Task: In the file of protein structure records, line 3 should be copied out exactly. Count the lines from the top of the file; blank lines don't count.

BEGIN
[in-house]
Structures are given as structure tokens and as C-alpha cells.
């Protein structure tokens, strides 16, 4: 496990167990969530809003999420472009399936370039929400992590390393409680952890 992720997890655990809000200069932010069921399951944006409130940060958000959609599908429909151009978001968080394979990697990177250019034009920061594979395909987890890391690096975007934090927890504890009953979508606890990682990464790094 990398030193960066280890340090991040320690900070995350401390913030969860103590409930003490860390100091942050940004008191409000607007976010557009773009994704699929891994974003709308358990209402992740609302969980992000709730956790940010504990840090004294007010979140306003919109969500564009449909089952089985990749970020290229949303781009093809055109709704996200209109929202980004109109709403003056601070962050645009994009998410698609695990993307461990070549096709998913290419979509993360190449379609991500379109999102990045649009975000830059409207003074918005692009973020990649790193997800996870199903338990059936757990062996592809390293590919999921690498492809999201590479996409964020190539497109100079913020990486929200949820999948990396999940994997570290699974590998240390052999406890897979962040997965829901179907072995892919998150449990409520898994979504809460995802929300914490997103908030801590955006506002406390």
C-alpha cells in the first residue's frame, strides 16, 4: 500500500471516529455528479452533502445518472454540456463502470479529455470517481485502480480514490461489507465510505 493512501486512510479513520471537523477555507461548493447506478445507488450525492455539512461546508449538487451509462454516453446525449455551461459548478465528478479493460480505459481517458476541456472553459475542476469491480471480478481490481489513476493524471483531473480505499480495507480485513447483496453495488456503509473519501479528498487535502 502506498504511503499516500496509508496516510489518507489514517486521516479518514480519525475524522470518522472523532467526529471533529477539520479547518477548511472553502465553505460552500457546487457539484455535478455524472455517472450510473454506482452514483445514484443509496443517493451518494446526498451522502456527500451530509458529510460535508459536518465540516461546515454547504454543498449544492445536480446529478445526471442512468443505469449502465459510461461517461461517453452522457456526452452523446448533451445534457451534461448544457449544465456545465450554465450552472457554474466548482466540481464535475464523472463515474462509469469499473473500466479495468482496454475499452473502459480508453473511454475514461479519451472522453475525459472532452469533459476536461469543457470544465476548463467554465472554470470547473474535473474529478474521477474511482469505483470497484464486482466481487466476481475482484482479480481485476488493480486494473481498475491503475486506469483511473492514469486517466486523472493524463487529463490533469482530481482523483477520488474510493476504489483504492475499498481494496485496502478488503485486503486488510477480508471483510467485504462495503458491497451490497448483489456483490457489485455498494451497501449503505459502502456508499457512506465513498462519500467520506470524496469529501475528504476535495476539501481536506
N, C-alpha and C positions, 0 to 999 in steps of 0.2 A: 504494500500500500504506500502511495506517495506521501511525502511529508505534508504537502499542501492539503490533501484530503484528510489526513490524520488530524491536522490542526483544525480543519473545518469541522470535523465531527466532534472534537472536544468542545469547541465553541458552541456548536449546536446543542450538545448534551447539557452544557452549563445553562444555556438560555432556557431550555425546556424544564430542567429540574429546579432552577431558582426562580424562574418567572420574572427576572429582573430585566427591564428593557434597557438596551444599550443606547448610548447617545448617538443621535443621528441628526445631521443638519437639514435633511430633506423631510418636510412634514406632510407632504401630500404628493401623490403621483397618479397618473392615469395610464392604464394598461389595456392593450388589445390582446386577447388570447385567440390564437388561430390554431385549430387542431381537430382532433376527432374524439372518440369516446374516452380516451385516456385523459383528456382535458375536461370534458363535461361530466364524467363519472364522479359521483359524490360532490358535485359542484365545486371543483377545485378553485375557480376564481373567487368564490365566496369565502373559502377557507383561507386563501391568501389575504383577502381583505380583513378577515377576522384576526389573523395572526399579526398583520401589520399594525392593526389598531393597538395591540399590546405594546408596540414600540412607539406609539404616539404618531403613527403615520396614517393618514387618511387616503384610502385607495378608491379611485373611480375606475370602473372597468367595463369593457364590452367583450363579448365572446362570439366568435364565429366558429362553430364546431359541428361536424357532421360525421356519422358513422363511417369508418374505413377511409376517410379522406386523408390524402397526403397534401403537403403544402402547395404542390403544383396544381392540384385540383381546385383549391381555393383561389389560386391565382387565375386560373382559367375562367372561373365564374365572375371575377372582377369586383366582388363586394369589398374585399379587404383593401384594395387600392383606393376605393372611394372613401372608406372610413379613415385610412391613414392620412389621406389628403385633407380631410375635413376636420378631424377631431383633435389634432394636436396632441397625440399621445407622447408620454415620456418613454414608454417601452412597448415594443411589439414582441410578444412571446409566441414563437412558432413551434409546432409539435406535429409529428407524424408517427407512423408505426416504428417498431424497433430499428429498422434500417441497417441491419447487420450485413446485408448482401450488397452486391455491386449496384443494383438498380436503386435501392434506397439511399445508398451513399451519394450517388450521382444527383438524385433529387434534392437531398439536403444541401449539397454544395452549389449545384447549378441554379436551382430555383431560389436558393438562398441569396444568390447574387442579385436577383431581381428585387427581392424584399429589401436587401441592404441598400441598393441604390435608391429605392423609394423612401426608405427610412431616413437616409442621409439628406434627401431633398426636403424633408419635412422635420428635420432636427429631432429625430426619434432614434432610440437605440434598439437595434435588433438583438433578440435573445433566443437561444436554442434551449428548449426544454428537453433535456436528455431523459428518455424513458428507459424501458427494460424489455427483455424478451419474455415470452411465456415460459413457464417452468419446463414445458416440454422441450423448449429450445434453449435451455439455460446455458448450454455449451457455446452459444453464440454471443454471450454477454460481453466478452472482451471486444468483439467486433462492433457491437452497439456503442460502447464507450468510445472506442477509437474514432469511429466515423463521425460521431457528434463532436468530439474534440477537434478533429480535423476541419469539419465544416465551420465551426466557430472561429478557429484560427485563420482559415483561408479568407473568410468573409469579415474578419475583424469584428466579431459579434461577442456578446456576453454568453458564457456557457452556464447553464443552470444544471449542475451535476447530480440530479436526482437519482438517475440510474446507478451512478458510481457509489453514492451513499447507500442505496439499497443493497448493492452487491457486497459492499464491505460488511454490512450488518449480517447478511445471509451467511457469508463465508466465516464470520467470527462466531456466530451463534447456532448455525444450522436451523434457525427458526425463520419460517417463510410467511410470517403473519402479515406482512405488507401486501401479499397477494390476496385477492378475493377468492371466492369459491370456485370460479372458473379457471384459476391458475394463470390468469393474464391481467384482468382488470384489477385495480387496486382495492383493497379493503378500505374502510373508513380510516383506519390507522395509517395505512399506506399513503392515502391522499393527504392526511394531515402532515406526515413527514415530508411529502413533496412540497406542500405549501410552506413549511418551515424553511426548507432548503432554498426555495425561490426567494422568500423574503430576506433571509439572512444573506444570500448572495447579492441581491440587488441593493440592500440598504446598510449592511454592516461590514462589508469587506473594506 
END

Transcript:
């Protein structure tokens, strides 16, 4: 496990167990969530809003999420472009399936370039929400992590390393409680952890 992720997890655990809000200069932010069921399951944006409130940060958000959609599908429909151009978001968080394979990697990177250019034009920061594979395909987890890391690096975007934090927890504890009953979508606890990682990464790094 990398030193960066280890340090991040320690900070995350401390913030969860103590409930003490860390100091942050940004008191409000607007976010557009773009994704699929891994974003709308358990209402992740609302969980992000709730956790940010504990840090004294007010979140306003919109969500564009449909089952089985990749970020290229949303781009093809055109709704996200209109929202980004109109709403003056601070962050645009994009998410698609695990993307461990070549096709998913290419979509993360190449379609991500379109999102990045649009975000830059409207003074918005692009973020990649790193997800996870199903338990059936757990062996592809390293590919999921690498492809999201590479996409964020190539497109100079913020990486929200949820999948990396999940994997570290699974590998240390052999406890897979962040997965829901179907072995892919998150449990409520898994979504809460995802929300914490997103908030801590955006506002406390």